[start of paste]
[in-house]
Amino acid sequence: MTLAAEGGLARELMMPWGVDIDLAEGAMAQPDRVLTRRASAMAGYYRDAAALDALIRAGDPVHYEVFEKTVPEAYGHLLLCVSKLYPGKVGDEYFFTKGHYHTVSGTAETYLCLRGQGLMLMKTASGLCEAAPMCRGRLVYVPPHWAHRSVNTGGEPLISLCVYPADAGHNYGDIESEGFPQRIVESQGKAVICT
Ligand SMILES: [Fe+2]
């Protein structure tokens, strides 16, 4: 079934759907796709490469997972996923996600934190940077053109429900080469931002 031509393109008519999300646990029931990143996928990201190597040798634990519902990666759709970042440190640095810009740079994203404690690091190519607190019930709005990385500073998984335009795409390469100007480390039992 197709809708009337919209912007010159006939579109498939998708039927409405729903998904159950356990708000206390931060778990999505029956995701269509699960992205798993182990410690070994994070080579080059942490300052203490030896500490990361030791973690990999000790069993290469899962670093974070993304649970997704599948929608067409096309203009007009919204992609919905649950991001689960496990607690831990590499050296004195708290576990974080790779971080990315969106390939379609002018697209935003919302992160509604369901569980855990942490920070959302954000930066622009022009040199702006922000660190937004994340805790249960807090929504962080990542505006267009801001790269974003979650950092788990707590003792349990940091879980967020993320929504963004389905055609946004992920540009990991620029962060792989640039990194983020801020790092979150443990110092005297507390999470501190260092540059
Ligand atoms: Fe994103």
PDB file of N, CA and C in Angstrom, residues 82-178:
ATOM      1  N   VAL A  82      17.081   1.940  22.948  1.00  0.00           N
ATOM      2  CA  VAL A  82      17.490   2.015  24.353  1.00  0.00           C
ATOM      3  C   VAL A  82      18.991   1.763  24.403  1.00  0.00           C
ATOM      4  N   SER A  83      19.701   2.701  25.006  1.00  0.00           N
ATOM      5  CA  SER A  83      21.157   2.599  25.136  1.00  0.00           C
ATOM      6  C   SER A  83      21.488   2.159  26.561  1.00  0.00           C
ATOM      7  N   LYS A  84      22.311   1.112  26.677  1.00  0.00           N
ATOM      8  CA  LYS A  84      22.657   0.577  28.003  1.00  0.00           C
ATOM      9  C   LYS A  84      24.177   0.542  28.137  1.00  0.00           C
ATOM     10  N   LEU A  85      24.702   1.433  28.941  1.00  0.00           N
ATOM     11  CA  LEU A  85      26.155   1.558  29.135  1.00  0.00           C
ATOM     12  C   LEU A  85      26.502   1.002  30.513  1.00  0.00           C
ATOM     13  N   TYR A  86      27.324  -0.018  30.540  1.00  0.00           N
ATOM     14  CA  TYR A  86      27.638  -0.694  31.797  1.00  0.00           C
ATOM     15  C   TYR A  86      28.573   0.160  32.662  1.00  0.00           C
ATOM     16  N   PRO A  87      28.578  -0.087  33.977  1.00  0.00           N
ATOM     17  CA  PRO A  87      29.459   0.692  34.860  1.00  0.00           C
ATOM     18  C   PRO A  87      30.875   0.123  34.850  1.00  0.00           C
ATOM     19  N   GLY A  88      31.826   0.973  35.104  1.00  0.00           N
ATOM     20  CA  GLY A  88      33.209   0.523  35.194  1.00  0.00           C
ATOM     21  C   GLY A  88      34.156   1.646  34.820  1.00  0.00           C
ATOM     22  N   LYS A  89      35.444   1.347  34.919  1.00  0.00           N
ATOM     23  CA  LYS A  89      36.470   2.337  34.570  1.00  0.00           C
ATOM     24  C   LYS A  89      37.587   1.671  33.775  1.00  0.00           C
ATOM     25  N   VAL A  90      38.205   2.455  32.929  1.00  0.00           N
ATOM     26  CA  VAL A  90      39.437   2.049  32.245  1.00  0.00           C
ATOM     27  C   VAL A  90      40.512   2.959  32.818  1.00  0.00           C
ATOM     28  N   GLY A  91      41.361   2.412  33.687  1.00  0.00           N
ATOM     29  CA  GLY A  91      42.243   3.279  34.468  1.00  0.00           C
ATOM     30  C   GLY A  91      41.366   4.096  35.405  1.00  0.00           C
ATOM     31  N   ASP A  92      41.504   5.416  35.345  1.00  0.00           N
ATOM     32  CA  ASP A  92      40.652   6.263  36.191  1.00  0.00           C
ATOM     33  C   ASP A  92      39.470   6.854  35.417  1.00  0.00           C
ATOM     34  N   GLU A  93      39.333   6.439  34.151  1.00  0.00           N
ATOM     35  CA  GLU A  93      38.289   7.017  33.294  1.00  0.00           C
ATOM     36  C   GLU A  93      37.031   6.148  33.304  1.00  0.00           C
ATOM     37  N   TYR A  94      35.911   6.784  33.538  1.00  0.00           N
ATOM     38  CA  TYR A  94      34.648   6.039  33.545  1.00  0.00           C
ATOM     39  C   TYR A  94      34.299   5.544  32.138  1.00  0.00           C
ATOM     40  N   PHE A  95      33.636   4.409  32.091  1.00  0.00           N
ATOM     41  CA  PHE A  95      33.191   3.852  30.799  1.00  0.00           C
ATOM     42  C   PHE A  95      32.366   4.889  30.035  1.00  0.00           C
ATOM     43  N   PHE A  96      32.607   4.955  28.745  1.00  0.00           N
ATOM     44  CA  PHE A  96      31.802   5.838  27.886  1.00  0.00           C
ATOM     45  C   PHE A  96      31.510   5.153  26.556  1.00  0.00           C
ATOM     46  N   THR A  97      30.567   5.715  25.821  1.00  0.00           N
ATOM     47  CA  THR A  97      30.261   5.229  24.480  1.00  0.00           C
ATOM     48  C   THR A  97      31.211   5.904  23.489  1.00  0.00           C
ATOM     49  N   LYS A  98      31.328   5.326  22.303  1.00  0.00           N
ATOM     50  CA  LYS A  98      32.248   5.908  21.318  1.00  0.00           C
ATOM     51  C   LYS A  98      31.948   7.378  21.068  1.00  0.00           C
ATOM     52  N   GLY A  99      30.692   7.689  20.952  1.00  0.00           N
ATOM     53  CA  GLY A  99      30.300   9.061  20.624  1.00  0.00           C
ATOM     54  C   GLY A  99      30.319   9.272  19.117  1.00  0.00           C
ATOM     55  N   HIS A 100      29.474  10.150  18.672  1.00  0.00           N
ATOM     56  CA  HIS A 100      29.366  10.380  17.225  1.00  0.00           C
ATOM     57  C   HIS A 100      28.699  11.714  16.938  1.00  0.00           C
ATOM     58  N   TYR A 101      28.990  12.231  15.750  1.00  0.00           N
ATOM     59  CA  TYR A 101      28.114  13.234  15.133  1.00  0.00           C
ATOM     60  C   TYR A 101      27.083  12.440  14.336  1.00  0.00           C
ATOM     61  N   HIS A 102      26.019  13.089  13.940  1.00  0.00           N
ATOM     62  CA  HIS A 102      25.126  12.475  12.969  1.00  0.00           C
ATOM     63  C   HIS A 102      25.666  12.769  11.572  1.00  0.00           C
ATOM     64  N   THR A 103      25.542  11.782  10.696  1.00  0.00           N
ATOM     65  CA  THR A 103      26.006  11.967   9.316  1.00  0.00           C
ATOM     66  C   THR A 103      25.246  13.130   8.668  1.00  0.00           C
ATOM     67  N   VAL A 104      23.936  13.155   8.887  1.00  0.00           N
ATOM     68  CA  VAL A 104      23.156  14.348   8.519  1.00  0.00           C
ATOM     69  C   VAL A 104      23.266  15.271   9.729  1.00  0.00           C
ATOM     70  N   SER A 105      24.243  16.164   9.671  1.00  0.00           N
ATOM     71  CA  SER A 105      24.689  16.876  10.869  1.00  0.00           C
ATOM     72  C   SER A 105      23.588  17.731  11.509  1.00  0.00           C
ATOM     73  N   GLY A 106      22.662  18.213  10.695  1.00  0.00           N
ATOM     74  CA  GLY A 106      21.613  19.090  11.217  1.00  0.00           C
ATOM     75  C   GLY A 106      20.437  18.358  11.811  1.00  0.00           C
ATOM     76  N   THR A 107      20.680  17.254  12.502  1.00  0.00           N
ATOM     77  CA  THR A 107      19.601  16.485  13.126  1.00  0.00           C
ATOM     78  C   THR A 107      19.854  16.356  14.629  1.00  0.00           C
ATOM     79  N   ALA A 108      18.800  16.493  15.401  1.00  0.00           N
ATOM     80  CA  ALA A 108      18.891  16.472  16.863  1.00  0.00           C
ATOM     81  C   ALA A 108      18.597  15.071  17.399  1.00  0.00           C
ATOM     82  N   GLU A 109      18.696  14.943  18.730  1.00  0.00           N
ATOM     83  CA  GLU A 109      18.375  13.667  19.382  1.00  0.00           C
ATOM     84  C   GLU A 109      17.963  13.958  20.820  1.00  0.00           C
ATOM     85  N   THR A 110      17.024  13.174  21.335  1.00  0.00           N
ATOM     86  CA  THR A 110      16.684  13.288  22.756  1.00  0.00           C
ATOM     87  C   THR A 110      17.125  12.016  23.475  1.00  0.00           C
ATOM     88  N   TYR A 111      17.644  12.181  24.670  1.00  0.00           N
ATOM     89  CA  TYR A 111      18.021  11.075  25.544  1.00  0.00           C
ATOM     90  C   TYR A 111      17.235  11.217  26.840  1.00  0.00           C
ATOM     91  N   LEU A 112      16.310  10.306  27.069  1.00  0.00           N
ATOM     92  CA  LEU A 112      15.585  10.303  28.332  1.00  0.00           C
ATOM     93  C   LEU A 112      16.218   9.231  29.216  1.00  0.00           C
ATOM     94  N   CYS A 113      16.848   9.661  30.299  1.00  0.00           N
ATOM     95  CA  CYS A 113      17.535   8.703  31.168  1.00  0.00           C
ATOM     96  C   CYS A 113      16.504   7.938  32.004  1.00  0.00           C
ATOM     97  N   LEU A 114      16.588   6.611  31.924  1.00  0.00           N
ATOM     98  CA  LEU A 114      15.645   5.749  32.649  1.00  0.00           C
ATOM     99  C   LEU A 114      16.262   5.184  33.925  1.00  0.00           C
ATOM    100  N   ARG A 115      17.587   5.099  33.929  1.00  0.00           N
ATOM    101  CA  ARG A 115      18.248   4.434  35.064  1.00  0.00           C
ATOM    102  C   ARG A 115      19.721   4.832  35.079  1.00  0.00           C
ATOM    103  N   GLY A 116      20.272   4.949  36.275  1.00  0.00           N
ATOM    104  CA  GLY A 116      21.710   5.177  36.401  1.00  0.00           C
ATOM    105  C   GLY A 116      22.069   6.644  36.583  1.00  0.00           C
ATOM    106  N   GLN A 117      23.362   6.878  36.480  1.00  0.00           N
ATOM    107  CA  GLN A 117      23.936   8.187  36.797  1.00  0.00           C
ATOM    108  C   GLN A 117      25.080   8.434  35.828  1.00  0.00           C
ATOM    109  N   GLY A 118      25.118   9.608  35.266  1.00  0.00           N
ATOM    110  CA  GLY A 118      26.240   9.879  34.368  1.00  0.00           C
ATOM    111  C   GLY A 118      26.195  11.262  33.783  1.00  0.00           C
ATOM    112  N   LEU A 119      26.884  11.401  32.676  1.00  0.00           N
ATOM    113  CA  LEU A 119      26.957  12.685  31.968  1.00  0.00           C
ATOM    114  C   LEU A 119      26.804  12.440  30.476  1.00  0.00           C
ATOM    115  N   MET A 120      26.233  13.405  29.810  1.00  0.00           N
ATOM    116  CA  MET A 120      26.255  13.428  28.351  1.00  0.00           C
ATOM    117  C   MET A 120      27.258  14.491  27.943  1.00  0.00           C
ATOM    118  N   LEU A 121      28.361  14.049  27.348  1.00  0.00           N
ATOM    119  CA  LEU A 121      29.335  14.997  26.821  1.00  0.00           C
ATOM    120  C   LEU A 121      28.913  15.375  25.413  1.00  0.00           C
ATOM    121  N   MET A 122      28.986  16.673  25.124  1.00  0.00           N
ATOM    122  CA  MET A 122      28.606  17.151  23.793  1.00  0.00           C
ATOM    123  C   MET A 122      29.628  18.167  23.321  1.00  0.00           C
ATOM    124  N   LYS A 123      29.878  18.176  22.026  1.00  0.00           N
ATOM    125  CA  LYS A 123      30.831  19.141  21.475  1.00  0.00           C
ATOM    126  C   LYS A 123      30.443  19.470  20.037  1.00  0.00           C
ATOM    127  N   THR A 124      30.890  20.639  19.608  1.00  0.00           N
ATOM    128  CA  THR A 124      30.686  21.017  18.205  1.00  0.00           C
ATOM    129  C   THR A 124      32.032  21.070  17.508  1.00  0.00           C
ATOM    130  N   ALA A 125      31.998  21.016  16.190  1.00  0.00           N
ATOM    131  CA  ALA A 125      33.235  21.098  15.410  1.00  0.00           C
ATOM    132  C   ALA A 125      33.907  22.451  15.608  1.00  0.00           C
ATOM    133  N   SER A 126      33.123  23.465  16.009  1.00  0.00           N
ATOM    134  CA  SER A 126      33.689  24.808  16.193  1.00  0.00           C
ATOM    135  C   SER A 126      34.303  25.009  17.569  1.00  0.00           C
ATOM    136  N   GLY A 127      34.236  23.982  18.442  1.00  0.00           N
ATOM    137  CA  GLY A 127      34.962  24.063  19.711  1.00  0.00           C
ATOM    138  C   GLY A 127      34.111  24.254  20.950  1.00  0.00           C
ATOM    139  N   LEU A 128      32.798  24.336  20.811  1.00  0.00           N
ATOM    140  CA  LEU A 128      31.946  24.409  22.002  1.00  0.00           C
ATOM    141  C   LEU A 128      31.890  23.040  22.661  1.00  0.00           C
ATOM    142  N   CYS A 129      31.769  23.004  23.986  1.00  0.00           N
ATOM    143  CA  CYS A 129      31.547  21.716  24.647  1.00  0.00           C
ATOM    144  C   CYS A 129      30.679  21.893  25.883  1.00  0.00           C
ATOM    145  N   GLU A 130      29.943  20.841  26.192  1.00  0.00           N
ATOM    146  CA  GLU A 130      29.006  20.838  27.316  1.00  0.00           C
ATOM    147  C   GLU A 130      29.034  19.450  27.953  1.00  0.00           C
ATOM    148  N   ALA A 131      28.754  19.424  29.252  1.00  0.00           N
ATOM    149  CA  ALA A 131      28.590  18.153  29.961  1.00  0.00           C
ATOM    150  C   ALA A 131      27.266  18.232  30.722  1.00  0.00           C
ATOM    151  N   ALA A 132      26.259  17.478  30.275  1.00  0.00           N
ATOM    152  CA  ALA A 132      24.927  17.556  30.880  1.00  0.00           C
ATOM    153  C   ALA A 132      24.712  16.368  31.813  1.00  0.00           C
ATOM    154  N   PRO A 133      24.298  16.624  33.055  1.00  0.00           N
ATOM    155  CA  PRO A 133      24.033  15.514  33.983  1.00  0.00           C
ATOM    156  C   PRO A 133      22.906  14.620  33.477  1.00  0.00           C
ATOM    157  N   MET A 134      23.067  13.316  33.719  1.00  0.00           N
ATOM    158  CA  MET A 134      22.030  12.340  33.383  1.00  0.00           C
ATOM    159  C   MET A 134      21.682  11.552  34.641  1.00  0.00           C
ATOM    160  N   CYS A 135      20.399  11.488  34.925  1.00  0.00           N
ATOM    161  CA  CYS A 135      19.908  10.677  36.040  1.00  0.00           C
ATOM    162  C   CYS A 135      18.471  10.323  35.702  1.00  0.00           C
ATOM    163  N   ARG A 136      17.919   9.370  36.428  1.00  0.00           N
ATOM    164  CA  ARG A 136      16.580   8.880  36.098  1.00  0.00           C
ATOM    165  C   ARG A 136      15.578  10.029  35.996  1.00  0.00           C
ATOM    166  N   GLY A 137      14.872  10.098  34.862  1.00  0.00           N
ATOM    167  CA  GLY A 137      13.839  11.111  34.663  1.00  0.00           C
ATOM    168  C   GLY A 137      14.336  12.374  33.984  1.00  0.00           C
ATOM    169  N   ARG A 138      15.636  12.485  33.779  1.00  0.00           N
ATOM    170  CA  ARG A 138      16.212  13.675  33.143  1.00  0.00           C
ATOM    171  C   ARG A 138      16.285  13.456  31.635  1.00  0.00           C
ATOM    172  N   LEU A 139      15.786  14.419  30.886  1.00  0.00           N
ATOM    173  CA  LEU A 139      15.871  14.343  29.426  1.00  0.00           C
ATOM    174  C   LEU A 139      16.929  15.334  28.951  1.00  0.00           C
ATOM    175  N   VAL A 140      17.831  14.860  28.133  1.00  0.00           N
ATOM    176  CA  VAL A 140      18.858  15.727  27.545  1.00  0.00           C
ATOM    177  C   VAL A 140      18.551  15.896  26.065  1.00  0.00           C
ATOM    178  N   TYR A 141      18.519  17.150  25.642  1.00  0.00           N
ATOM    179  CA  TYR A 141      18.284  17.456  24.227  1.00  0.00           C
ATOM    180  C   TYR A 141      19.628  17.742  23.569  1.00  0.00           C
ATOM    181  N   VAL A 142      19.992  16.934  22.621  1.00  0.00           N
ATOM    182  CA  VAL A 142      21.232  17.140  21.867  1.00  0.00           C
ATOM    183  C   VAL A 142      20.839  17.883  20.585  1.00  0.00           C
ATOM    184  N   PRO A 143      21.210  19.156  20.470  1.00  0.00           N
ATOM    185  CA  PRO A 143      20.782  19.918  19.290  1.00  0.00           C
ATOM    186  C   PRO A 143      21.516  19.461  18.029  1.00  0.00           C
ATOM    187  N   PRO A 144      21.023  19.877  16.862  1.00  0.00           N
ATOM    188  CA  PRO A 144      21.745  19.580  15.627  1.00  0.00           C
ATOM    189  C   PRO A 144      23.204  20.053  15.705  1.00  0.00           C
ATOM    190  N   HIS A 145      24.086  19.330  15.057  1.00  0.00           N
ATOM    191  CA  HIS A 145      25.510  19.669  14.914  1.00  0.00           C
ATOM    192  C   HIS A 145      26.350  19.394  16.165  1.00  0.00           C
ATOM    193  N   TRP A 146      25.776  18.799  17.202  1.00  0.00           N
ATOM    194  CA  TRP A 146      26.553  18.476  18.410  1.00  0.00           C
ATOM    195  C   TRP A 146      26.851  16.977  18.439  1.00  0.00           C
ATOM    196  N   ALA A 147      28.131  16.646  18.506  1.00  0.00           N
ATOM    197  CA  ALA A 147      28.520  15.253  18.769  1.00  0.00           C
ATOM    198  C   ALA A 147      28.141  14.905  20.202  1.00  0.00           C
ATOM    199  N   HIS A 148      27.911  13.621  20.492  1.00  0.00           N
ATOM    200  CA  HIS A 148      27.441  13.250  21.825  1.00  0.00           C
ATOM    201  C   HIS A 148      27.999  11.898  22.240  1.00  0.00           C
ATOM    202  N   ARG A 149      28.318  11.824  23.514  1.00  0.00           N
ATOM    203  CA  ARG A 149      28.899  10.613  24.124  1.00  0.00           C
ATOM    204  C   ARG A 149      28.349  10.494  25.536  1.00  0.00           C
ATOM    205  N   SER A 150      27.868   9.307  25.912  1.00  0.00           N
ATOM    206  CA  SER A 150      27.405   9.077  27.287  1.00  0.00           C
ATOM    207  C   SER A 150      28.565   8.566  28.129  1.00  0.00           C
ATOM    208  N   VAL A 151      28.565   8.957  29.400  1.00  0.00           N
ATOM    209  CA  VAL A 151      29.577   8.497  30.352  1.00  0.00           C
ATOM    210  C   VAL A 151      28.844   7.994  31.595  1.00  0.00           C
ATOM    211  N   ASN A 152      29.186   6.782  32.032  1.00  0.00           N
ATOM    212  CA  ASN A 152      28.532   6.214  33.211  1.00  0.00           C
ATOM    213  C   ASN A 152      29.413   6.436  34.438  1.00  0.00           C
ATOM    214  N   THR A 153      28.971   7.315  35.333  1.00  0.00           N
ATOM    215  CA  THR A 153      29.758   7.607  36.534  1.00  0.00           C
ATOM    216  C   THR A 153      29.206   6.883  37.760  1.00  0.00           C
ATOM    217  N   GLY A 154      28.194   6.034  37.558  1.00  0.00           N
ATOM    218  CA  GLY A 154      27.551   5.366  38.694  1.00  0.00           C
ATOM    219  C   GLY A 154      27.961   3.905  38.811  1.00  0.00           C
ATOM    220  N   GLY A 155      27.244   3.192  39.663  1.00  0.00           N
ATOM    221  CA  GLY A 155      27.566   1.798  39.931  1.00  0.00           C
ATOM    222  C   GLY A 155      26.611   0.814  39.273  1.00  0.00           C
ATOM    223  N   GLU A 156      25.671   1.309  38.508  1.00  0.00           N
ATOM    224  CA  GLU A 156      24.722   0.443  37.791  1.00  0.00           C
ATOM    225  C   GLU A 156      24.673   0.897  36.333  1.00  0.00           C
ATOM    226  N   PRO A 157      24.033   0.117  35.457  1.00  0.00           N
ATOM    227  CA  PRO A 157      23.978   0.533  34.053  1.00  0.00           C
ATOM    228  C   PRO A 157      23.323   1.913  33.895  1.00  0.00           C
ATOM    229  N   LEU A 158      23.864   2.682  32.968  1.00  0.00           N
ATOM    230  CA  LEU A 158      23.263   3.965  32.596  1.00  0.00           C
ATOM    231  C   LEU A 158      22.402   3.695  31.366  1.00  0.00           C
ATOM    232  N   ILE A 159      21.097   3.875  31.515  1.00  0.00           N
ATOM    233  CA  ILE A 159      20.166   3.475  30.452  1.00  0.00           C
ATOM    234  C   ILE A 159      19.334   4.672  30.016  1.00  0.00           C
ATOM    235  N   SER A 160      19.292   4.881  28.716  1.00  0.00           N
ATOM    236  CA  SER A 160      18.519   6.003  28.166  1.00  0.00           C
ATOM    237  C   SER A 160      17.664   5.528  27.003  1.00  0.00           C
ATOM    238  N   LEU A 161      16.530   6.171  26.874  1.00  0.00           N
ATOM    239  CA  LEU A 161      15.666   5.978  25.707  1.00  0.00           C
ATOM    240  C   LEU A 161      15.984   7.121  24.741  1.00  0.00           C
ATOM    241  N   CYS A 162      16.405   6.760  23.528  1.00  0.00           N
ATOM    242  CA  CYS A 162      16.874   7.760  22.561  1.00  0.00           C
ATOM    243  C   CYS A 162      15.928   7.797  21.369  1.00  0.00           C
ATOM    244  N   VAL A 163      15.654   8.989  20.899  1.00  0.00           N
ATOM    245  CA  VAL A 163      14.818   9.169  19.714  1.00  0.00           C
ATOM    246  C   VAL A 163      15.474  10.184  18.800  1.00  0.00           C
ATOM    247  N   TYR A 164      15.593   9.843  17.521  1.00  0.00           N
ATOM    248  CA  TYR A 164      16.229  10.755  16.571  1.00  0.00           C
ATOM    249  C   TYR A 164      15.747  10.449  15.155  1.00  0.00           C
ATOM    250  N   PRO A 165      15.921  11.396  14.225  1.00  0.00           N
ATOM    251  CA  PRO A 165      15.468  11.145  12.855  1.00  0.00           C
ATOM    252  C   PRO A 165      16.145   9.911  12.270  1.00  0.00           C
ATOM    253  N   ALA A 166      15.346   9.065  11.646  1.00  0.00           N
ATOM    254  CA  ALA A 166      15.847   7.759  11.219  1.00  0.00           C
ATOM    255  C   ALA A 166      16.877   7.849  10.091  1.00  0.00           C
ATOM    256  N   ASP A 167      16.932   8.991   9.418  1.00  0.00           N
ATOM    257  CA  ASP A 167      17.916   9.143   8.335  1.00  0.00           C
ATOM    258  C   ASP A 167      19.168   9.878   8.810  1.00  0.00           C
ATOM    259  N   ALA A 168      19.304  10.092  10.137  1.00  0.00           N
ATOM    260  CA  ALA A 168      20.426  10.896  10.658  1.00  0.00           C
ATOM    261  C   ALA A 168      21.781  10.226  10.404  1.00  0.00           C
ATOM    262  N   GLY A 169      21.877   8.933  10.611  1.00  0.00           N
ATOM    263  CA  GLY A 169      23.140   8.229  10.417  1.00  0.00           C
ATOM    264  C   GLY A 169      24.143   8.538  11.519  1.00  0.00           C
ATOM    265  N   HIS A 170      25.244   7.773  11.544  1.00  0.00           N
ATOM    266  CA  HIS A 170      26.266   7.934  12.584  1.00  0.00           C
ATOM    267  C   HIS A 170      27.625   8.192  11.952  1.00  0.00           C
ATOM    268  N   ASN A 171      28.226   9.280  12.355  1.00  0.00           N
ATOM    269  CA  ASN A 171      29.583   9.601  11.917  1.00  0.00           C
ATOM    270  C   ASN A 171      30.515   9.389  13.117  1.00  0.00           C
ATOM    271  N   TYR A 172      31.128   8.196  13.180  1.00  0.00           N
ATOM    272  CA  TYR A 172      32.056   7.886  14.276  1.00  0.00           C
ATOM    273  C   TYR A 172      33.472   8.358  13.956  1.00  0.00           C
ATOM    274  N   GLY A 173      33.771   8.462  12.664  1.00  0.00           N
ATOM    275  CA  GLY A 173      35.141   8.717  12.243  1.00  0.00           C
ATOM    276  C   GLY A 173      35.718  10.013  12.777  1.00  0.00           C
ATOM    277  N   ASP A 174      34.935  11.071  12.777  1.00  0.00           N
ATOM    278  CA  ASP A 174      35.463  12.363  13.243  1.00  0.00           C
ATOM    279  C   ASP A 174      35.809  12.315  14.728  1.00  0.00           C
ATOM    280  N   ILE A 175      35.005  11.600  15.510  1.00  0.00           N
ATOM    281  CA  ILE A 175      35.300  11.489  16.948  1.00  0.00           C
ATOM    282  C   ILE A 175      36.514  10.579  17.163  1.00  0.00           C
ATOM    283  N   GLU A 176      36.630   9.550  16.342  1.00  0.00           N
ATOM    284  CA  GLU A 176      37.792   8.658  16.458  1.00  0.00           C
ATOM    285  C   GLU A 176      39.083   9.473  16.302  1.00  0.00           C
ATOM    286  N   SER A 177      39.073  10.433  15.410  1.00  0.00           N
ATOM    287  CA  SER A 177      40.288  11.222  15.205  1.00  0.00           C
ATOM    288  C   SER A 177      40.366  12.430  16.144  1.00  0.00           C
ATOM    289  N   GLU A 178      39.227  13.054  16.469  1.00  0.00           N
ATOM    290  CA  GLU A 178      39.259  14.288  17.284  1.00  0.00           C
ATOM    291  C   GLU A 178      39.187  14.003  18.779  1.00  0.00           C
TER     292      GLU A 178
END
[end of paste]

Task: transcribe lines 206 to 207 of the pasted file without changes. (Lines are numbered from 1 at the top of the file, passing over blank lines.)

ATOM    200  CA  HIS A 148      27.441  13.250  21.825  1.00  0.00           C
ATOM    201  C   HIS A 148      27.999  11.898  22.240  1.00  0.00           C